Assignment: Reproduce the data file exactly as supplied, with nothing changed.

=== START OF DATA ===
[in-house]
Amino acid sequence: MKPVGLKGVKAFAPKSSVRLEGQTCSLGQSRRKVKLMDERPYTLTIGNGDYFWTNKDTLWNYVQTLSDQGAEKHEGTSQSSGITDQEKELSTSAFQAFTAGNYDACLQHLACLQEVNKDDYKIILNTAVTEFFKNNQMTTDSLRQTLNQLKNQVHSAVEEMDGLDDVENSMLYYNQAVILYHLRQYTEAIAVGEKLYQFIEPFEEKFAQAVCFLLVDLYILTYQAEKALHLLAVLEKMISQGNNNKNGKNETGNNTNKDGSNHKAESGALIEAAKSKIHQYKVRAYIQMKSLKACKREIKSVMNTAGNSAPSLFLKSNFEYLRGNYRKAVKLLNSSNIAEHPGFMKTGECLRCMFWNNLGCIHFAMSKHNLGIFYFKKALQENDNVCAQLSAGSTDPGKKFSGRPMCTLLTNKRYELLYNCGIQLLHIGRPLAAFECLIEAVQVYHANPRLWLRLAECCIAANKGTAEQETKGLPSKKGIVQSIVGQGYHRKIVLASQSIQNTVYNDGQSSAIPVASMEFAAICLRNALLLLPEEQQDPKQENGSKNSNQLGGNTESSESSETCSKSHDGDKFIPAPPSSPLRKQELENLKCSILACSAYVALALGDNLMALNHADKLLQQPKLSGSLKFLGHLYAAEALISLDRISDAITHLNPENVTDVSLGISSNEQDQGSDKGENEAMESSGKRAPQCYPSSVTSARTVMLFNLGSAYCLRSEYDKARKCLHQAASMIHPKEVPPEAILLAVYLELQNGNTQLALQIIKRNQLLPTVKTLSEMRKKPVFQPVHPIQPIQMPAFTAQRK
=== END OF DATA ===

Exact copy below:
[in-house]
Amino acid sequence: MKPVGLKGVKAFAPKSSVRLEGQTCSLGQSRRKVKLMDERPYTLTIGNGDYFWTNKDTLWNYVQTLSDQGAEKHEGTSQSSGITDQEKELSTSAFQAFTAGNYDACLQHLACLQEVNKDDYKIILNTAVTEFFKNNQMTTDSLRQTLNQLKNQVHSAVEEMDGLDDVENSMLYYNQAVILYHLRQYTEAIAVGEKLYQFIEPFEEKFAQAVCFLLVDLYILTYQAEKALHLLAVLEKMISQGNNNKNGKNETGNNTNKDGSNHKAESGALIEAAKSKIHQYKVRAYIQMKSLKACKREIKSVMNTAGNSAPSLFLKSNFEYLRGNYRKAVKLLNSSNIAEHPGFMKTGECLRCMFWNNLGCIHFAMSKHNLGIFYFKKALQENDNVCAQLSAGSTDPGKKFSGRPMCTLLTNKRYELLYNCGIQLLHIGRPLAAFECLIEAVQVYHANPRLWLRLAECCIAANKGTAEQETKGLPSKKGIVQSIVGQGYHRKIVLASQSIQNTVYNDGQSSAIPVASMEFAAICLRNALLLLPEEQQDPKQENGSKNSNQLGGNTESSESSETCSKSHDGDKFIPAPPSSPLRKQELENLKCSILACSAYVALALGDNLMALNHADKLLQQPKLSGSLKFLGHLYAAEALISLDRISDAITHLNPENVTDVSLGISSNEQDQGSDKGENEAMESSGKRAPQCYPSSVTSARTVMLFNLGSAYCLRSEYDKARKCLHQAASMIHPKEVPPEAILLAVYLELQNGNTQLALQIIKRNQLLPTVKTLSEMRKKPVFQPVHPIQPIQMPAFTAQRK